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Canada Stocks Erase Gains as Sanctions Offset Earnings

Canadian stocks erased gains, closing near a record, as new U.S. and European sanctions against Russia overshadowed better-than-forecast corporate earnings.

WestJet Airlines Ltd. (WJA) advanced 3.9 percent, the most since September, after second-quarter profit rose 16 percent and the carrier said it expects to keep a lid on costs in 2014 amid continued revenue growth.

The Standard & Poor’s/TSX Composite Index (SPTSX) rose 1.33 points, or less than 0.1 percent, to 15,446.55 at 4 p.m. in Toronto. The index closed at a record 15,455.04 on July 25. The equity index trades at 21.2 times earnings, the highest level since 2010.

The U.S. sanctioned three Russian banks and a state-owned shipbuilder that serves Russia’s navy and oil and gas industry, joining with the European Union today in escalating the penalties for Russia over its actions in Ukraine. The EU curbed Russia’s access to bank financing and advanced technology in its widest-ranging sanctions yet.

The U.S. Federal Reserve will announce its next policy decision tomorrow and investors will get a reading on second-quarter growth the same day. The U.S. is Canada’s largest trading partner.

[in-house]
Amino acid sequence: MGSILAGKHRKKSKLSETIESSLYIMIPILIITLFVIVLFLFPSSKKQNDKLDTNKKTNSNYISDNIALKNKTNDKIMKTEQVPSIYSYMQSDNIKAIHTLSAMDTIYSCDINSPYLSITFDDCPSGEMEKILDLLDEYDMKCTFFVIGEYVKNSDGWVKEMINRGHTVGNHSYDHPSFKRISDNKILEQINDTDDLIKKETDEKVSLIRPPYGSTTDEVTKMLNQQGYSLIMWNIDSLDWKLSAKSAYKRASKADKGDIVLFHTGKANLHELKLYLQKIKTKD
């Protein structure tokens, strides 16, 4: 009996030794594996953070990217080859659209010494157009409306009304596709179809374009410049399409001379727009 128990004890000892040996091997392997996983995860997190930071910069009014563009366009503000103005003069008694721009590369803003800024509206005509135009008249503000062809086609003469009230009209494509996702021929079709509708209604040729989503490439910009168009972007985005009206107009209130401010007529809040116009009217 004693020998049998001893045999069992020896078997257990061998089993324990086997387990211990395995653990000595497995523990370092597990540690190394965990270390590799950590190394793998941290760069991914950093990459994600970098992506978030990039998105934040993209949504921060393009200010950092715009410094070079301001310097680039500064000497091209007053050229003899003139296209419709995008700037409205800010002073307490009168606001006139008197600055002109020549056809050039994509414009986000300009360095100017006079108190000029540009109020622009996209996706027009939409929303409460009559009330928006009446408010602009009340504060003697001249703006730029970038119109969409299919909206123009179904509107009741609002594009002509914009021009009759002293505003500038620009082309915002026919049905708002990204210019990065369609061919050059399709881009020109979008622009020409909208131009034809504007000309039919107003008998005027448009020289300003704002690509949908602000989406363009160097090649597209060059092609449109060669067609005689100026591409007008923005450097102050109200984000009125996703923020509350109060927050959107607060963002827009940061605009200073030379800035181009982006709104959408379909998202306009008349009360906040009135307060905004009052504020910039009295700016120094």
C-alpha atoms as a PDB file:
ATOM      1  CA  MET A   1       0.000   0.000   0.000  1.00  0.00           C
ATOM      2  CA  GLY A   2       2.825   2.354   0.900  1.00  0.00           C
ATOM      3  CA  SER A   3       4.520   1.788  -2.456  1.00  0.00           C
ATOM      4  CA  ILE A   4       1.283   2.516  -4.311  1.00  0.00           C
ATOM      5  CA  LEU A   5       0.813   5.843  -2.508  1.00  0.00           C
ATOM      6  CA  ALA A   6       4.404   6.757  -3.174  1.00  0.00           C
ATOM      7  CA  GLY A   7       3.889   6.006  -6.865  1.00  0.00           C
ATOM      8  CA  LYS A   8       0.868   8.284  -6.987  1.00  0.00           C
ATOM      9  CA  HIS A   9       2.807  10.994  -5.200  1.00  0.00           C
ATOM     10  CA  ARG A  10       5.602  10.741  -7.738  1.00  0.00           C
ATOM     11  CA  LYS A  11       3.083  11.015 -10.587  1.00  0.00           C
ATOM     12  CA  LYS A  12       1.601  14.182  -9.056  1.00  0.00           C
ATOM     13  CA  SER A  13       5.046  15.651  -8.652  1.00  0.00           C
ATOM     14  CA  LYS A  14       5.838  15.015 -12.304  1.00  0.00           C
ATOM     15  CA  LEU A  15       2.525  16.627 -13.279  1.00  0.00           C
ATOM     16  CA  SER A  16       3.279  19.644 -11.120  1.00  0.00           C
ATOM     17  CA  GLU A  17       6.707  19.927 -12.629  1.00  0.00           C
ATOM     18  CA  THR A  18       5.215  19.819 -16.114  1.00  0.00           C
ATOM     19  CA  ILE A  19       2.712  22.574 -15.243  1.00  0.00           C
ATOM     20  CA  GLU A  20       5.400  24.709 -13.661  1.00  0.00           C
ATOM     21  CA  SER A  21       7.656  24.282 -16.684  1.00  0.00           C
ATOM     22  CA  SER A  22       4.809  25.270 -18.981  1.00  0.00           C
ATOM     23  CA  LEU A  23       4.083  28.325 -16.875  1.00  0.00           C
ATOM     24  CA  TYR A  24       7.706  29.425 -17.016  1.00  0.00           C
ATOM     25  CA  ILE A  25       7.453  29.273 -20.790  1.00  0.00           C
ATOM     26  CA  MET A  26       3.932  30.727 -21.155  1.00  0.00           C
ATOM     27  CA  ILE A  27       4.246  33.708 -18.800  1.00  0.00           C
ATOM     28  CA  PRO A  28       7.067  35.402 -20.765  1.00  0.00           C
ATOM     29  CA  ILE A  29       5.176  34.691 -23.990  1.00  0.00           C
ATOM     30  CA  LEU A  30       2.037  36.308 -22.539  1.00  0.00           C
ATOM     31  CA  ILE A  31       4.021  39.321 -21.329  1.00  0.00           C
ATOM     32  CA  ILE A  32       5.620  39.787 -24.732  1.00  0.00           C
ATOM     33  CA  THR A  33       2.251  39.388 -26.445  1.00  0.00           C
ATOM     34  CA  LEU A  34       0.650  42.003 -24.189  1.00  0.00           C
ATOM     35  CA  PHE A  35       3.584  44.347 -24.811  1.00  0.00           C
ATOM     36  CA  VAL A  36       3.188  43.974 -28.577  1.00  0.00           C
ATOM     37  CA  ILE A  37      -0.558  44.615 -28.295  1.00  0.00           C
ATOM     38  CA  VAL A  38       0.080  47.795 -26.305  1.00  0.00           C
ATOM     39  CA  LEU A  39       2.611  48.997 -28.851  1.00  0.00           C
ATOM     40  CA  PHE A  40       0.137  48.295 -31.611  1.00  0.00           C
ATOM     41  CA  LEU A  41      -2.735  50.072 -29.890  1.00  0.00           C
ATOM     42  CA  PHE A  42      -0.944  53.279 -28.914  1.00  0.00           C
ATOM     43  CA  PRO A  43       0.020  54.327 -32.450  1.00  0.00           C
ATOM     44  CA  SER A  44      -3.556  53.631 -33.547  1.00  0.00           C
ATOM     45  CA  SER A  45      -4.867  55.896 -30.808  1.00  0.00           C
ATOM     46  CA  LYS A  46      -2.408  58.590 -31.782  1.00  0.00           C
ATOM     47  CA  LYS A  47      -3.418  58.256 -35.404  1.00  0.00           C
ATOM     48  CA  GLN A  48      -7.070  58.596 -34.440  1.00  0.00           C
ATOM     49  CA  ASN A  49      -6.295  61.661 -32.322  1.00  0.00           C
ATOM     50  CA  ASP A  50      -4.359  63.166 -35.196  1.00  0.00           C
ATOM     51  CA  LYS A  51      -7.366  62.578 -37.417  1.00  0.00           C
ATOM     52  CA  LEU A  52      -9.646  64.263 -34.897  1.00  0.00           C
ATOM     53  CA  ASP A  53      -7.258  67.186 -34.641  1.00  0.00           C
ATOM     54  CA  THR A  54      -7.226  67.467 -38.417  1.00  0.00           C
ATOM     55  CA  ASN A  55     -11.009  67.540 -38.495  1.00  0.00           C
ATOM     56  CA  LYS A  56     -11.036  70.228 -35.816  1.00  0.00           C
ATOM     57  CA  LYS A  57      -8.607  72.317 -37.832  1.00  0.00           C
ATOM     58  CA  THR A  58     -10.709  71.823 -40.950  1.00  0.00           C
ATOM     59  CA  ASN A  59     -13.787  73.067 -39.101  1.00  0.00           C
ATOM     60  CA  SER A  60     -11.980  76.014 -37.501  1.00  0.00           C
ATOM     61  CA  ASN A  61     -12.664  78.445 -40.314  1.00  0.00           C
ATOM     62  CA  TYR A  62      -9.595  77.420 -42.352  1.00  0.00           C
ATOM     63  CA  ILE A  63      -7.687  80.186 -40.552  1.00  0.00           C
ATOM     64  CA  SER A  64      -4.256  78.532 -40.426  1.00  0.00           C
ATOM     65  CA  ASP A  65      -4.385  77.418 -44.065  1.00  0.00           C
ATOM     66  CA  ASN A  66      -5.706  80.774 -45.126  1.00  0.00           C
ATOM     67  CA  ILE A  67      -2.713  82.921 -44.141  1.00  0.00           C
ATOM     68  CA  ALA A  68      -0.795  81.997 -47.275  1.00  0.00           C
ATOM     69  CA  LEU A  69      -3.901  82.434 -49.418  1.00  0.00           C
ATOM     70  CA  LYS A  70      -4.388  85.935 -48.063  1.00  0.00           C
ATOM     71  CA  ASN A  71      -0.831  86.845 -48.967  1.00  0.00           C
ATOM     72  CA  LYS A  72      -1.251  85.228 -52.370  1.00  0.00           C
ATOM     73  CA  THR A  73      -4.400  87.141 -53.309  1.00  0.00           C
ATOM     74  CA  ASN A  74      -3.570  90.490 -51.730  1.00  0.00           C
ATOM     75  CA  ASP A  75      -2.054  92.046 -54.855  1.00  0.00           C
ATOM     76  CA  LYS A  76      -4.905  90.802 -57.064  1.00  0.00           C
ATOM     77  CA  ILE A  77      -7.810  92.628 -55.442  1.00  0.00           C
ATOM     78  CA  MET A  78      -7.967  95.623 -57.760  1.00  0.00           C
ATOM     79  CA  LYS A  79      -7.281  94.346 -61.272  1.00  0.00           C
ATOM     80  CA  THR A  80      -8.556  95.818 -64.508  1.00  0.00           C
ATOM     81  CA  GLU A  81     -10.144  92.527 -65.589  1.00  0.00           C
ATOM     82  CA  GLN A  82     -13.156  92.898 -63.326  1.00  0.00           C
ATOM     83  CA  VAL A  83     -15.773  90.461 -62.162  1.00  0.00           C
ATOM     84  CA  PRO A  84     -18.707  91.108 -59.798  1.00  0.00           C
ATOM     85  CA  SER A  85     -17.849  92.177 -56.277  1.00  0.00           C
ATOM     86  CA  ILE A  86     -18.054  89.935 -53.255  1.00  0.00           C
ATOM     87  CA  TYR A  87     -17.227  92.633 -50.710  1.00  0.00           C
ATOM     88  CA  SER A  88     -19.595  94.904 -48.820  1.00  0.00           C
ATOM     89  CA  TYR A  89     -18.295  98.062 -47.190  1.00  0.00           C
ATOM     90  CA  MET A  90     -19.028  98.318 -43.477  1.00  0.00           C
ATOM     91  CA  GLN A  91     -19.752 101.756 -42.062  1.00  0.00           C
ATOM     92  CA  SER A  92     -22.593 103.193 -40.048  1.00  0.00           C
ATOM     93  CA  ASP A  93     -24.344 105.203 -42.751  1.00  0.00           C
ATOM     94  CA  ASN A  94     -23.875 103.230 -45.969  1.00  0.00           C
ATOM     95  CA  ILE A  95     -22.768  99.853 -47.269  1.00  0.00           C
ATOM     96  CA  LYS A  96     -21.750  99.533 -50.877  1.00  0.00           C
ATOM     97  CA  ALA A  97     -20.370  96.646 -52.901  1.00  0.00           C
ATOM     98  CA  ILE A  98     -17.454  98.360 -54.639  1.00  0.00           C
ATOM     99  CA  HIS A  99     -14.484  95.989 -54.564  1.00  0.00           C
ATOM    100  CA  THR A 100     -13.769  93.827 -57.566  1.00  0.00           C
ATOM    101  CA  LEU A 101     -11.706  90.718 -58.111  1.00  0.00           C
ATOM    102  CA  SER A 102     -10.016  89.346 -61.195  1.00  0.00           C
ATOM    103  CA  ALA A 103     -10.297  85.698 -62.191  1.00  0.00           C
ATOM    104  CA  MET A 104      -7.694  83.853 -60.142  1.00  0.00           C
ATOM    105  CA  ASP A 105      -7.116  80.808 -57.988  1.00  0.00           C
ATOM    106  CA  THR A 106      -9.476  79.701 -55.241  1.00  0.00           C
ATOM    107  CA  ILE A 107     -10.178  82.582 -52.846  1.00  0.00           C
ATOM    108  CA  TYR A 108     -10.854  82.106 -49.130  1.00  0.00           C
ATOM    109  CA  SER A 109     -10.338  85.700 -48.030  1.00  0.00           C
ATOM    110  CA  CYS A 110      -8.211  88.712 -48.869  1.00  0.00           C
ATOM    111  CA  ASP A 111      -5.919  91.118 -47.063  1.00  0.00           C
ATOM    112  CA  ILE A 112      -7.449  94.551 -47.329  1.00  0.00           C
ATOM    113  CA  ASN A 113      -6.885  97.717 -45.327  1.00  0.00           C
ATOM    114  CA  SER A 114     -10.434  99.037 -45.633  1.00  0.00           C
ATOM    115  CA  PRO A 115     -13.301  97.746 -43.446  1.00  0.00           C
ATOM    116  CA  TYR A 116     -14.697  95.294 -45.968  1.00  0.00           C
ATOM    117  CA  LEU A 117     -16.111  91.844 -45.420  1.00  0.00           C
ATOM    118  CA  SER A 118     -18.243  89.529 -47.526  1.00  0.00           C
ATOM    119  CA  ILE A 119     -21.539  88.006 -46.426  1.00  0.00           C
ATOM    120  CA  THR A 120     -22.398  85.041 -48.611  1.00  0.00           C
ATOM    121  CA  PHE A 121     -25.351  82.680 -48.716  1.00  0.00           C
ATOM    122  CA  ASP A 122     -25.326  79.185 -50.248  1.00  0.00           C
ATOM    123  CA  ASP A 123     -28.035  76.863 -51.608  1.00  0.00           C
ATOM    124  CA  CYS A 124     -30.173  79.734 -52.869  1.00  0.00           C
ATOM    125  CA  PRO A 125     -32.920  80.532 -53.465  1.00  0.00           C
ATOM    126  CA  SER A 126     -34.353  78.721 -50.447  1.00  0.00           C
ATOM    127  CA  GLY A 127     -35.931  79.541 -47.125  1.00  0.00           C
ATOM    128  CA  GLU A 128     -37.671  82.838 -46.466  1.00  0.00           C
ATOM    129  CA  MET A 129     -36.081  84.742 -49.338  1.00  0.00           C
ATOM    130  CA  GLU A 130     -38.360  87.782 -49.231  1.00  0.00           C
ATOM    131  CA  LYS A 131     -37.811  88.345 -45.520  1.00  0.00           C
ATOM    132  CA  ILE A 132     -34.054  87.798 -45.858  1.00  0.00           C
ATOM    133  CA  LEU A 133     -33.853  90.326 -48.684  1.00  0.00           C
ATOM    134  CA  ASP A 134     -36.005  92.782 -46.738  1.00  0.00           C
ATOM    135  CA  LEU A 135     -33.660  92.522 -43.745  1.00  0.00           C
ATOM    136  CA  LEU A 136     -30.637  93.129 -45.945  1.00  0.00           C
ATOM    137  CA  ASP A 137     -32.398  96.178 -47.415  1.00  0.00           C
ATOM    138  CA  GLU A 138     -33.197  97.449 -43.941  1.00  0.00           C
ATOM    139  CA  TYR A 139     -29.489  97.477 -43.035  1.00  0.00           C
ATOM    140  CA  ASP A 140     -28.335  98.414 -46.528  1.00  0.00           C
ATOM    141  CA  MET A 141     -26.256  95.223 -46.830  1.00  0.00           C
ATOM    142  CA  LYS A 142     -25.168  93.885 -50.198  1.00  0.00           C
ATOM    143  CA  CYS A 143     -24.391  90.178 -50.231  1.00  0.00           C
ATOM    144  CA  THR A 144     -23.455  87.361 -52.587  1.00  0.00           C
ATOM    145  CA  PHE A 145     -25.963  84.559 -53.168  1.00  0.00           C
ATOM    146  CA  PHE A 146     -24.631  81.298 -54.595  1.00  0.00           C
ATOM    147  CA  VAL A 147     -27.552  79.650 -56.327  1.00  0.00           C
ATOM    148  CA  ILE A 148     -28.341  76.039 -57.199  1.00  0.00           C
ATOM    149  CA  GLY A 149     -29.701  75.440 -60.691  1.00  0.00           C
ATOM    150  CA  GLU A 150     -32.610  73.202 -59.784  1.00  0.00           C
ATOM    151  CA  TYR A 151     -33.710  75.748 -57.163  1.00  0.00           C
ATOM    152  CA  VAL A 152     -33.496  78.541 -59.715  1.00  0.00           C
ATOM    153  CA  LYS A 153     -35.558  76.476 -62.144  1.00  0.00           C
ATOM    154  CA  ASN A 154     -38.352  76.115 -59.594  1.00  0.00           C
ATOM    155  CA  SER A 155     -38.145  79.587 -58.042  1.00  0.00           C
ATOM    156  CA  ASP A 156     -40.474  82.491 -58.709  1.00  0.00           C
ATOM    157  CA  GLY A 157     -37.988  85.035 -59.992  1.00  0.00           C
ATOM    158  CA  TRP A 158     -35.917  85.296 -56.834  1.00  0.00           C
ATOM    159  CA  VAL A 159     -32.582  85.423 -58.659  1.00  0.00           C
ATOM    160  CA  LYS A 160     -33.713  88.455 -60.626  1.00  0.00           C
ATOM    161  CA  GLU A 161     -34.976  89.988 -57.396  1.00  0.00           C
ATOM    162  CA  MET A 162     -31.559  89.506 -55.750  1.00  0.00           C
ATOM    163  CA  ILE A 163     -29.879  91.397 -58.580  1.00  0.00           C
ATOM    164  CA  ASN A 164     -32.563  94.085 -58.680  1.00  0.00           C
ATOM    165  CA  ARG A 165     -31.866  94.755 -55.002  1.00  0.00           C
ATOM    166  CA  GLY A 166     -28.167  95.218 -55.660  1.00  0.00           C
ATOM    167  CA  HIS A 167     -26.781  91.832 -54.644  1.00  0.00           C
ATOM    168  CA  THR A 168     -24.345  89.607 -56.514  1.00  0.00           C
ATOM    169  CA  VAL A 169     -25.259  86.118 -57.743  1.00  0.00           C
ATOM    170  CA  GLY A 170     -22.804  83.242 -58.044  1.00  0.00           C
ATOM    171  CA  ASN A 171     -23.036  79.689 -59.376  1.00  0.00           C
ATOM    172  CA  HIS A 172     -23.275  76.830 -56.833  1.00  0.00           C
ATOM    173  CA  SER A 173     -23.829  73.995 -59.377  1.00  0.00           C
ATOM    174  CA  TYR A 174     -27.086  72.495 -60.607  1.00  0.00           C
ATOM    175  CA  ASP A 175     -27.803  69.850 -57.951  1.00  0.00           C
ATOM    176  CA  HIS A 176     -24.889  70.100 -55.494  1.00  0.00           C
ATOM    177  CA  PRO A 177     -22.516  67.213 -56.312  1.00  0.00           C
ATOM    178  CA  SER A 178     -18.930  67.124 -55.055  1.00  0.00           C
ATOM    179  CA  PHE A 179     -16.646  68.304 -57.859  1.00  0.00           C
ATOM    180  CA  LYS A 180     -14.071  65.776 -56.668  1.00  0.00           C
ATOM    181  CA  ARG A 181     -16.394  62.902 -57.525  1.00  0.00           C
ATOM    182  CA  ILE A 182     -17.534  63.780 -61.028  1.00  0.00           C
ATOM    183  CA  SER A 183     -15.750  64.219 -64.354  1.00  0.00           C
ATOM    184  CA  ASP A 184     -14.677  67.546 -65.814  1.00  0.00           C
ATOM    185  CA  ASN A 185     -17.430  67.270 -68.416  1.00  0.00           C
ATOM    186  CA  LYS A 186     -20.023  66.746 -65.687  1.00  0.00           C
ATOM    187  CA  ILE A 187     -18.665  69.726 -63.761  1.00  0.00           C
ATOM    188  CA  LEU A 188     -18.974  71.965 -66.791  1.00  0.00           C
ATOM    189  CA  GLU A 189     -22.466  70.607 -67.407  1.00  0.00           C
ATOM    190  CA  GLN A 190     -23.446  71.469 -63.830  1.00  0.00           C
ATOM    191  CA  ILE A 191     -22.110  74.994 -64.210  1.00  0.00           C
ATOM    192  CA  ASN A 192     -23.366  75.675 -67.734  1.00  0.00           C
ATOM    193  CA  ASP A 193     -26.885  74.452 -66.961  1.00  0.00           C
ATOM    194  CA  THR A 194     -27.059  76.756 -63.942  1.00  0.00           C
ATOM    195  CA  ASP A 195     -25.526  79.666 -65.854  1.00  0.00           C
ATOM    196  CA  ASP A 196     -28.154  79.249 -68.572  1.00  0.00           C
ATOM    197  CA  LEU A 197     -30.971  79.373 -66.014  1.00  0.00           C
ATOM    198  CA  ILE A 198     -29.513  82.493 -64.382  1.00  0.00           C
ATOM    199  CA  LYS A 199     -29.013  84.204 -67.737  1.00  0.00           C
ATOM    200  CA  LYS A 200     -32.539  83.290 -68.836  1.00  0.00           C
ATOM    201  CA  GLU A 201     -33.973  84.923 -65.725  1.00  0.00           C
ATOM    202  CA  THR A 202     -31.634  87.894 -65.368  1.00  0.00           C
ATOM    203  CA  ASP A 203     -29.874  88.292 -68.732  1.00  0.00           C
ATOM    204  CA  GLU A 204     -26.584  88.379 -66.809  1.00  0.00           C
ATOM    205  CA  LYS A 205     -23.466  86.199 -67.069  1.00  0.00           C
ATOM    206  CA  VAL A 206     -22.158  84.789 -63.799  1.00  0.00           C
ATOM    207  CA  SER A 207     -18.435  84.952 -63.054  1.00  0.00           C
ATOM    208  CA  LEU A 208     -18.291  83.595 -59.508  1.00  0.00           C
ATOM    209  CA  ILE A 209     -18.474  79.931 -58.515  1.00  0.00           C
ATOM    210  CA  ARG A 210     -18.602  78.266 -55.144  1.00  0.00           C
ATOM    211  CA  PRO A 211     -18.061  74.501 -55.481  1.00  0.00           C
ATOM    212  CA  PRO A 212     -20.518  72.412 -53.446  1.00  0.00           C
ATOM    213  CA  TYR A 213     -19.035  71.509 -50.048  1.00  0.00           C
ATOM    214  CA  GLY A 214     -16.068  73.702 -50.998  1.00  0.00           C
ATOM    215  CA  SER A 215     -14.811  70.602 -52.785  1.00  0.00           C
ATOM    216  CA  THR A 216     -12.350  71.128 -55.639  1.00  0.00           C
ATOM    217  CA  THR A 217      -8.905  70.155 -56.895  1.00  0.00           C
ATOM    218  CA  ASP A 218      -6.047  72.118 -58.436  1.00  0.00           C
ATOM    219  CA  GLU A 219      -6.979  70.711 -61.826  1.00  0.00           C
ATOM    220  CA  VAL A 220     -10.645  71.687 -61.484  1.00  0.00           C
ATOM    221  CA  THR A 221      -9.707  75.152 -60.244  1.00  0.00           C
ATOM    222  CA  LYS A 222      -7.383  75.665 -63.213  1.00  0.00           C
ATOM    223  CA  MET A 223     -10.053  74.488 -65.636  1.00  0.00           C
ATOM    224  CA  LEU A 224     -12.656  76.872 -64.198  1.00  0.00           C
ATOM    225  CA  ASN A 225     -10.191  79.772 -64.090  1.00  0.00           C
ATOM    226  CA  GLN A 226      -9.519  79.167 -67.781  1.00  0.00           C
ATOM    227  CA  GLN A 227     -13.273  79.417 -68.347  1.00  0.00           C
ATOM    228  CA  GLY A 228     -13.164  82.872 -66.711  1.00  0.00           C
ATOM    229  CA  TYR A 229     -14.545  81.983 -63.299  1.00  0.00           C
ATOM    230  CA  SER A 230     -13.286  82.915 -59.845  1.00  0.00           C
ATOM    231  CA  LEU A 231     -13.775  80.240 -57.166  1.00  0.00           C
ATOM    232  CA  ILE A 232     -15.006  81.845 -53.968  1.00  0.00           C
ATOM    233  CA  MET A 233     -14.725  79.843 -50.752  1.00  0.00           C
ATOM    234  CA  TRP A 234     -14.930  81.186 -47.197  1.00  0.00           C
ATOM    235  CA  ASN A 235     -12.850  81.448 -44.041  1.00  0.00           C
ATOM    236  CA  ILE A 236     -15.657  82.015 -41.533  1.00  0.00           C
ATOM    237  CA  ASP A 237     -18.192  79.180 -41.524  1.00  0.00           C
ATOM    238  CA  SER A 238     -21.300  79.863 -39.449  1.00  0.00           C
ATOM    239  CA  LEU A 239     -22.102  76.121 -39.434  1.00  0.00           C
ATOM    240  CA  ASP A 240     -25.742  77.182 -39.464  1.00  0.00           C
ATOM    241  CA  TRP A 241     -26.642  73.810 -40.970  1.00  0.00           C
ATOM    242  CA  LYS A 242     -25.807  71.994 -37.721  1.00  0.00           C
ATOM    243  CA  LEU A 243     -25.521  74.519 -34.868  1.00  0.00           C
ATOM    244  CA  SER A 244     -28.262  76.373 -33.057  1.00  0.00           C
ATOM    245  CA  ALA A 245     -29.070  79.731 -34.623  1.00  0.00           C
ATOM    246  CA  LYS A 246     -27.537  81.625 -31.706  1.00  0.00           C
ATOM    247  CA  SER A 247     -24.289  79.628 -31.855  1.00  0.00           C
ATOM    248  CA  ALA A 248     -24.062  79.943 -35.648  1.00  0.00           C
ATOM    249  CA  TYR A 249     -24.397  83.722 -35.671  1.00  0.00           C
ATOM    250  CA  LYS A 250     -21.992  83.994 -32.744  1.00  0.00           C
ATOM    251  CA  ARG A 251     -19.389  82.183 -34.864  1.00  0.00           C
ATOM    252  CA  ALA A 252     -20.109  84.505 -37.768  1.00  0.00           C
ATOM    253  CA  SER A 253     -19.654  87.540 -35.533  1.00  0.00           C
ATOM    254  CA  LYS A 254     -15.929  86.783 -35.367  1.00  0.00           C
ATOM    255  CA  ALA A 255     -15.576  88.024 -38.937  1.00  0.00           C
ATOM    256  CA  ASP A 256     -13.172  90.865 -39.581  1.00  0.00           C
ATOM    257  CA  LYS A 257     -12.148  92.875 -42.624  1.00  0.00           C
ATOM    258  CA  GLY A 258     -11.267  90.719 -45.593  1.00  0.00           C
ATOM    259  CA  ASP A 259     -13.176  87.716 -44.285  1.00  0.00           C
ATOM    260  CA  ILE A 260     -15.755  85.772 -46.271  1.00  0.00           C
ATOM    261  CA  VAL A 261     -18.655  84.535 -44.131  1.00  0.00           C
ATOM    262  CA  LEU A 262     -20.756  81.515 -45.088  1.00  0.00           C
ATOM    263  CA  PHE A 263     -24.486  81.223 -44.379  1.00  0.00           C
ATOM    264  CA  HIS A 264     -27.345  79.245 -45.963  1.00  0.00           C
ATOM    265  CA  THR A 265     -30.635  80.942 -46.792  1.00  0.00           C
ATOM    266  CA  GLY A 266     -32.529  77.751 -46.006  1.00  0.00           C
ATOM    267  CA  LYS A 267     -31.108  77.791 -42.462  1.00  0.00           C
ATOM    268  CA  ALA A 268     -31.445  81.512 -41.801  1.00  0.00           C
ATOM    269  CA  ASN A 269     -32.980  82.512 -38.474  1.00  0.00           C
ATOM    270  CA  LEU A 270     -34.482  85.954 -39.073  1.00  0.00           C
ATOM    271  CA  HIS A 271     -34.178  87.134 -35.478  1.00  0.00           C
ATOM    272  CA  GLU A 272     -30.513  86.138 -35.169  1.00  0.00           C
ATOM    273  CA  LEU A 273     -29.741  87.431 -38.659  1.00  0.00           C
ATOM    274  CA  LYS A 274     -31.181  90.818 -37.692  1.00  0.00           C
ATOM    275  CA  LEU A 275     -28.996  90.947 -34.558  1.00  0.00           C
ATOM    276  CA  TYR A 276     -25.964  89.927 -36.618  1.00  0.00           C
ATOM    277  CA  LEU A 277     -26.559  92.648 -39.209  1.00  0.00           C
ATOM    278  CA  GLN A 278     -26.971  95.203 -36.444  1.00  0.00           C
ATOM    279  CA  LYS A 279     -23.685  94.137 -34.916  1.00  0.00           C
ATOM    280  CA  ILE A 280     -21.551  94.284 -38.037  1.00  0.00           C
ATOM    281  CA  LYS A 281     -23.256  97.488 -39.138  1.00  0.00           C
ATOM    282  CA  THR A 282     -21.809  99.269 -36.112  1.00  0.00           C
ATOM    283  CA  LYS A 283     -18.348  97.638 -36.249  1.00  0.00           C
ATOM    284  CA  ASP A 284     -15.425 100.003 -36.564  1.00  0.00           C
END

Seven of 10 industries in the S&P/TSX advanced on trading volume 4.5 percent lower compared with the 30-day average.

WestJet Profit

WestJet soared 3.9 percent to C$28.49 for a sixth day of gains. Earnings increased as revenue for each seat flown a mile was up 4.8 percent, outpacing the 4.2 percent rise in costs on that basis. The Calgary-based airline also said that excluding fuel and employee profit sharing, those expenses will climb 1.5 percent to 2 percent this year, down from an earlier outlook of as much as 2.5 percent.

Air Canada, the largest airline in the nation, added 2.2 percent to C$9.79. It’s scheduled to report earnings on Aug. 7.

BlackBerry (BB) Ltd. retreated 4 percent to C$10.32, erasing earlier gains, as Ford Motor Co. will replace its BlackBerry smartphones with Apple Inc. iPhones for about 3,300 workers by the end of the year.

The company also agreed to buy Secusmart GmbH, a provider of anti-eavesdropping technology whose clients include German officials such as Chancellor Angela Merkel. Financial terms weren’t disclosed for the deal. John Chen, chief executive officer of BlackBerry, was in New York today presenting the company’s plans for its securities services with media and analysts.

Athabasca Oil Corp. sank 7.2 percent to C$5.95, the lowest close since May 2013. The stock has plunged 14 percent in the past two days as Athabasca continues to wait for a C$1.32 billion payment from PetroChina Co. for a Canadian oil-sands project.

To contact the reporter on this story: Eric Lam in Toronto at elam87@bloomberg.net

To contact the editors responsible for this story: Lynn Thomasson at lthomasson@bloomberg.net Jeff Sutherland

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